Earlier this week, we posted an overview of the second session of the Civil Society Innovation Network. To continue the discussion from this session, the Community Organisers programme have provided us with a guest blog, where they outlines how Community Organisers work and why they aren’t a threat to representative democracy.
The Community Organisers programme aims to nurture a home-grown movement of community organising for the 21st century, emerging directly from the strengths, concerns and hopes of all kinds of neighbourhoods across England. The programme will recruit and train 500 senior community organisers, along with a further 4,500 part-time voluntary organisers, over four years to 2015.
Community organisers are usually recruited and hosted by local community host organisations, often in deprived areas of the country, in teams of 2-5. The organisers are independent – they do not work for the local host or contact, or for the government.
Organisers are dedicated, motivated people who build trust, respect and networks through dialogue and a systematic, broad-based local listening process that ignites the impulse to act. They are trained by RE:generate using their ‘Root Solution Listening Matters’ approach.
With this grassroots approach we are finding that organisers are reaching way beyond ‘the already involved’ and hearing from those with the quietest voices. It is important that the information gathered – in terms of networks of contacts and the issues and ideas emerging – belongs to the community itself. It is almost always shared at some point with councillors, agencies and others, but only when the community is ready and chooses to do so.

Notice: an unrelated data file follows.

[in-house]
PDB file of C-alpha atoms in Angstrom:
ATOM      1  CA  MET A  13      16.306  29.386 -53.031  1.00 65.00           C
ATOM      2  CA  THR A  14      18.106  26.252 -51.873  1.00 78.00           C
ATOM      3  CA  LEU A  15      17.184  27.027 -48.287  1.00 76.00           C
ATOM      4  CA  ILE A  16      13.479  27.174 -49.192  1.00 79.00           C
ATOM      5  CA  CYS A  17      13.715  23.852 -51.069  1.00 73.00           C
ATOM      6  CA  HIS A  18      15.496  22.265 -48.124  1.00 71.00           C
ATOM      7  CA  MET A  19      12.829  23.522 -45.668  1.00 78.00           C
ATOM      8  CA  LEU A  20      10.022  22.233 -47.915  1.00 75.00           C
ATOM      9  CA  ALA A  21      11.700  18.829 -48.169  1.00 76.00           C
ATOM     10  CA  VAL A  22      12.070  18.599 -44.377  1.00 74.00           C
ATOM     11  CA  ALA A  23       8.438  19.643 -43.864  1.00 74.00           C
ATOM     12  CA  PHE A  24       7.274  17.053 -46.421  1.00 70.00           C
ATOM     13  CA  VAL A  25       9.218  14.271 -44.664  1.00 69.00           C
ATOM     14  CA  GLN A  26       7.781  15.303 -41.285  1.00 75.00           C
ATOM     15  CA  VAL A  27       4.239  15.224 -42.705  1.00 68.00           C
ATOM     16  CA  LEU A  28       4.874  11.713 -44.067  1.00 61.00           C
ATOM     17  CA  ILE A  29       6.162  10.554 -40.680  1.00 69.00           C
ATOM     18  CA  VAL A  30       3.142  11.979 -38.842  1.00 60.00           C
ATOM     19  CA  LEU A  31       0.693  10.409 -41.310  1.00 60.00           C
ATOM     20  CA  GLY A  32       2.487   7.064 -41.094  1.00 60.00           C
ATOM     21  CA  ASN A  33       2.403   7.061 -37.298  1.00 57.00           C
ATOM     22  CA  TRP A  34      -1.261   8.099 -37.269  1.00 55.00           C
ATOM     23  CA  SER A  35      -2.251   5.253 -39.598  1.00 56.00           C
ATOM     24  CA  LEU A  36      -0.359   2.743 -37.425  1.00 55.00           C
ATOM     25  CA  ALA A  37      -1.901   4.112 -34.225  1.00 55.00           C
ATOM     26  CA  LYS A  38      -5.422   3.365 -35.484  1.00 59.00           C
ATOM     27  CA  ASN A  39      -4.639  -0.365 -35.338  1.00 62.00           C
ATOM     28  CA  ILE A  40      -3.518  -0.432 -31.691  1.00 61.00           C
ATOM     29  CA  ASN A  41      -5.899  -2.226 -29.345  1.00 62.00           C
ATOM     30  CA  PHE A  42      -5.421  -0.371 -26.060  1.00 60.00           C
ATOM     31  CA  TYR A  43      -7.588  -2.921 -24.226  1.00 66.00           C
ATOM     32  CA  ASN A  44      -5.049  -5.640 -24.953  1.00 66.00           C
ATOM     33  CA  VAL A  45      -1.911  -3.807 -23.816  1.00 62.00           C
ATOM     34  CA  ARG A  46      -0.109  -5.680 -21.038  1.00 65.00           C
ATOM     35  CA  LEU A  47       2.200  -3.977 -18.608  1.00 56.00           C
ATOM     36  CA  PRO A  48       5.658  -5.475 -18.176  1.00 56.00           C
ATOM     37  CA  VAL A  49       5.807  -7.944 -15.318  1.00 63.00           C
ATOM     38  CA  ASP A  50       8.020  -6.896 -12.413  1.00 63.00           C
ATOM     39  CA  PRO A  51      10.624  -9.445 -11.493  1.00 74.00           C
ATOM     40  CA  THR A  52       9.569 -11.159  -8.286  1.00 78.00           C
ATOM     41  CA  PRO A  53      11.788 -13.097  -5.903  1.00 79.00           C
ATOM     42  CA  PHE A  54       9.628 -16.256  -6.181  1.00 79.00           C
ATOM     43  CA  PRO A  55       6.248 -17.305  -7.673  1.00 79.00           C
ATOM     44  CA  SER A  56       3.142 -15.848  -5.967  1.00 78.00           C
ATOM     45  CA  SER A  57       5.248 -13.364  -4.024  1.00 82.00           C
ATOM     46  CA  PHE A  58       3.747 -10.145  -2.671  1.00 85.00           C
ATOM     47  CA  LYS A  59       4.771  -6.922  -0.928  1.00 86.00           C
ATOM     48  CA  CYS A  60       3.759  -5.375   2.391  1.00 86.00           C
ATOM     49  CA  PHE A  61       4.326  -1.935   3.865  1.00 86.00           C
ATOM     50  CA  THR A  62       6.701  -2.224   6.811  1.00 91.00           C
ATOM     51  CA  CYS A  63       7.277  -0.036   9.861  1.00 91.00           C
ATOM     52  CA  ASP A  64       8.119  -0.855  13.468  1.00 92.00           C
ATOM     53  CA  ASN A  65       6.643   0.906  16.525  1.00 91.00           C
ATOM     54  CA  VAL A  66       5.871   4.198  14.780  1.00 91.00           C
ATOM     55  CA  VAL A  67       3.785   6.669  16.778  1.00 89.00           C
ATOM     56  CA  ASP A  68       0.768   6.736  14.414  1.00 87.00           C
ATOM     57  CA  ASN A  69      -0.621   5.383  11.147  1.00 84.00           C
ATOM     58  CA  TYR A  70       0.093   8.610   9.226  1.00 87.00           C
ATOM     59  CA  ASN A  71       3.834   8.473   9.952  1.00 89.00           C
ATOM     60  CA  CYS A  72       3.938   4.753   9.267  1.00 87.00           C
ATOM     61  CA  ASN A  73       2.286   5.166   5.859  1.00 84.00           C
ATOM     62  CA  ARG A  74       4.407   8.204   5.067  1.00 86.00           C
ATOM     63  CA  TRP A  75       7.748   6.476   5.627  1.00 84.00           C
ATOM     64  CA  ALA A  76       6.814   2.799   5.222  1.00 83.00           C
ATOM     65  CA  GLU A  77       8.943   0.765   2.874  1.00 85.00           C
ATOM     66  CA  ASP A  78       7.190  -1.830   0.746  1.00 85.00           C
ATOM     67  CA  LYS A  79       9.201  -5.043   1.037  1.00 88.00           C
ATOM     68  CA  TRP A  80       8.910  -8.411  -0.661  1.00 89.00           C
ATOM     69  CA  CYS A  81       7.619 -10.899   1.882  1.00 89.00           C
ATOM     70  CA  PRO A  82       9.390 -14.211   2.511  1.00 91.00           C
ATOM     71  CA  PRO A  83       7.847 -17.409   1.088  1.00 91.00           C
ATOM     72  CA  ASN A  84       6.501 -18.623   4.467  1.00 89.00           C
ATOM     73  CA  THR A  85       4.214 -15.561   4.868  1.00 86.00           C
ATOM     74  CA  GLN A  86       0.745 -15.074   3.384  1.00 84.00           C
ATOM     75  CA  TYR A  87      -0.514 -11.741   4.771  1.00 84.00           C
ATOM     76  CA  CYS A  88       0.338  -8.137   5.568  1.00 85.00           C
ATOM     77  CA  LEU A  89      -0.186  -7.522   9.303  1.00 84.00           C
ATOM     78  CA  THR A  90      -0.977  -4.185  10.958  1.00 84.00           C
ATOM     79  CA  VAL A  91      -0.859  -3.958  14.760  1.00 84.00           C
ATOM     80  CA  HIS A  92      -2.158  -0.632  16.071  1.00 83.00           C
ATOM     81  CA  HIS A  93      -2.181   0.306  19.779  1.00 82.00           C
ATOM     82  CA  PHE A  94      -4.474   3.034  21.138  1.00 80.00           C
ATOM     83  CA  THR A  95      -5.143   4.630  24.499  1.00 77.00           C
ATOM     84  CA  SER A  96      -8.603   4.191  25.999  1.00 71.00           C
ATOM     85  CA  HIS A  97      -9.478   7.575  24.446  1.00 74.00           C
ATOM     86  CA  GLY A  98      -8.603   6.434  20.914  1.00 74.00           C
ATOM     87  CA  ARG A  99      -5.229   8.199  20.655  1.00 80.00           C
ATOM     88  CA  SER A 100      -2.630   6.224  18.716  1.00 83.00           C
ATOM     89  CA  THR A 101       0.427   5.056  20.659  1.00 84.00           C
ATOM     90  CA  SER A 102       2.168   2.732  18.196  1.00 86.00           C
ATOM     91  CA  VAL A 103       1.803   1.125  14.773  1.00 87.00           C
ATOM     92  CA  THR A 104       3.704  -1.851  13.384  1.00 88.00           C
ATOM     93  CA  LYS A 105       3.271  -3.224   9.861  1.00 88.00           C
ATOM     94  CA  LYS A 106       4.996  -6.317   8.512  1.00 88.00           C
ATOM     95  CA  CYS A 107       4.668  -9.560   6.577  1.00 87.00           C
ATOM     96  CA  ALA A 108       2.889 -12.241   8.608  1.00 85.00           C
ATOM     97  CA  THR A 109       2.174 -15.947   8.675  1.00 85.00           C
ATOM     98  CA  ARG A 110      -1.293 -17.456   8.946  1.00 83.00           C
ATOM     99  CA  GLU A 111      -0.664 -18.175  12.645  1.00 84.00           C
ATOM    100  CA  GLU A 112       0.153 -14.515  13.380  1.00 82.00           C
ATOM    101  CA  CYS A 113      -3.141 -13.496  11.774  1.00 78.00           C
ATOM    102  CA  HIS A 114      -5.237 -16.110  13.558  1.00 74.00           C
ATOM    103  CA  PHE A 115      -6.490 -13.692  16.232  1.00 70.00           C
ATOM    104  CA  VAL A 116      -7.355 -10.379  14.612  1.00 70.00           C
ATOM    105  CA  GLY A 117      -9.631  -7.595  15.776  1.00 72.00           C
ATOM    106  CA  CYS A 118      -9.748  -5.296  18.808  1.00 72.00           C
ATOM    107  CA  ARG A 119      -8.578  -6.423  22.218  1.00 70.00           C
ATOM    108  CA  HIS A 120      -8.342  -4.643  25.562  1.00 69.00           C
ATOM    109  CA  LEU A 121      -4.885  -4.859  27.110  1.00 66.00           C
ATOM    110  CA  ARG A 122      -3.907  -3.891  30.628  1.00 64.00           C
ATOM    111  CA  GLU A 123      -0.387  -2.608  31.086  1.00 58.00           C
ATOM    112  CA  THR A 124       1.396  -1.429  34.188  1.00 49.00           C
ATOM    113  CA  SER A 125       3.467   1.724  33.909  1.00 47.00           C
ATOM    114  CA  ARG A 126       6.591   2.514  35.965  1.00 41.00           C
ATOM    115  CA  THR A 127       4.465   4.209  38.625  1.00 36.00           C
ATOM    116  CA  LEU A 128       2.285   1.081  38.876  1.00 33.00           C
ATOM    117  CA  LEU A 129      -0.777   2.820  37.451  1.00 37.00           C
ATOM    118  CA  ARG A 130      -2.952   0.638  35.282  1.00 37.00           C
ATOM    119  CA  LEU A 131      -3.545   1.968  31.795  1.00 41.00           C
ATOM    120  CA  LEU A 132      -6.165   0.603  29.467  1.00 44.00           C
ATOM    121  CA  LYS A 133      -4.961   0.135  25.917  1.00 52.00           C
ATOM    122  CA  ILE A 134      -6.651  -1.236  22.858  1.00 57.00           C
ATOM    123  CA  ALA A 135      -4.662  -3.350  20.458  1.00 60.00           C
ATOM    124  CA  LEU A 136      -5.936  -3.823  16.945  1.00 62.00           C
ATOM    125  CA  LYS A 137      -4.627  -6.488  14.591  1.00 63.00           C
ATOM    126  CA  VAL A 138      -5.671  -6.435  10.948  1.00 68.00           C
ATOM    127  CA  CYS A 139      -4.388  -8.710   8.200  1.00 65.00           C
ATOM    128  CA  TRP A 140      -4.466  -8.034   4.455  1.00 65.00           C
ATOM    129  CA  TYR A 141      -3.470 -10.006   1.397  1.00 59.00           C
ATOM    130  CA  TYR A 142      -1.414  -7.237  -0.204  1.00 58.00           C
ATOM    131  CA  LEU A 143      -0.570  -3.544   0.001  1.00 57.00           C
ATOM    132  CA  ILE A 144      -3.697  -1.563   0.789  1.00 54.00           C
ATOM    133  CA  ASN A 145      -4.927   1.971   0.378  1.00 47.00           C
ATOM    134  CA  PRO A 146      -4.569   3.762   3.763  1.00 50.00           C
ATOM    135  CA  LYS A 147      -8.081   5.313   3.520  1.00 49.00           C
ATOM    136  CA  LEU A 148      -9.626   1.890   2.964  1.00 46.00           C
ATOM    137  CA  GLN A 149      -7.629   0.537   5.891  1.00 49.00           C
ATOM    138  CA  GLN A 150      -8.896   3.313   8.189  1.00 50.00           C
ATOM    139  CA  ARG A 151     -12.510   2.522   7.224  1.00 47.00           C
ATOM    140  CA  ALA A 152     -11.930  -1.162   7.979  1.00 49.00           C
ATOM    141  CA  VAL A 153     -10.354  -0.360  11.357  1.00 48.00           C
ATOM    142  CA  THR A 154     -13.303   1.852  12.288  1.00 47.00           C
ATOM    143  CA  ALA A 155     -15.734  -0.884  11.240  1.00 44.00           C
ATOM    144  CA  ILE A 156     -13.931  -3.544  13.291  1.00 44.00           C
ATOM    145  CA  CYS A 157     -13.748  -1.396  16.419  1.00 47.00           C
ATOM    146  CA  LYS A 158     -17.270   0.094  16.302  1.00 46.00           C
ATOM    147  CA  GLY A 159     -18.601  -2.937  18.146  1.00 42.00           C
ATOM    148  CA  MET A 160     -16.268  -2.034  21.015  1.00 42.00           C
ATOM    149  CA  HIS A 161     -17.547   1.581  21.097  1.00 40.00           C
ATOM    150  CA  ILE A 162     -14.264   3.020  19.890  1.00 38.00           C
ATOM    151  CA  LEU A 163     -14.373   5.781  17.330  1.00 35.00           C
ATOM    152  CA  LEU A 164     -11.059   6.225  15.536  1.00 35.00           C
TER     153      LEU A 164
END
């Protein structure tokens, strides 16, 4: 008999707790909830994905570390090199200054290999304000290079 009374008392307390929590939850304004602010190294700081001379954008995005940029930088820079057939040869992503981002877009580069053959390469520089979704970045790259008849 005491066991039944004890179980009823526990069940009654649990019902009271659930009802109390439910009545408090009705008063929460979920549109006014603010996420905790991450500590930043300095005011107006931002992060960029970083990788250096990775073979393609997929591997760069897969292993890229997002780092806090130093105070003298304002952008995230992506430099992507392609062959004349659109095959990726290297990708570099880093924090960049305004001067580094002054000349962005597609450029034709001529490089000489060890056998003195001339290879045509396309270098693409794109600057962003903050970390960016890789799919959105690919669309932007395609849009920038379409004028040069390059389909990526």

The work aims to ‘ignite the impulse to act’, encouraging people to take action to build on what they love about the area, address the issues that make them angry, sad or frustrated, and take personal and collective responsibility to achieve their own vision of what they would like the area to be like. This approach does not threaten representative democracy but rather complements and can strengthen it, particularly through recognising that a simple action people can take is to vote. Of course it is not a magic bullet and it requires people to trust the process. As one councillor from an area where RE:generate have been working for some time noted “you need to leave the bread to rise and not keep opening the oven door”.
The Community Organisers programme is delivered by Locality in partnership with RE:generate and the Office for Civil Society. The programme board includes elected representatives of the community organisers and the local host organisations.
Local authorities interested in the programme could encourage local community partners to apply to be a host. While the main route into the programme is through hosting, if there is a particular reason why this kind of work is a priority in your area and you would be interested in the direct deployment approach email us directly at email@example.com describing the situation.
To sign up to updates from the Civil Society Innovation Network, please click here.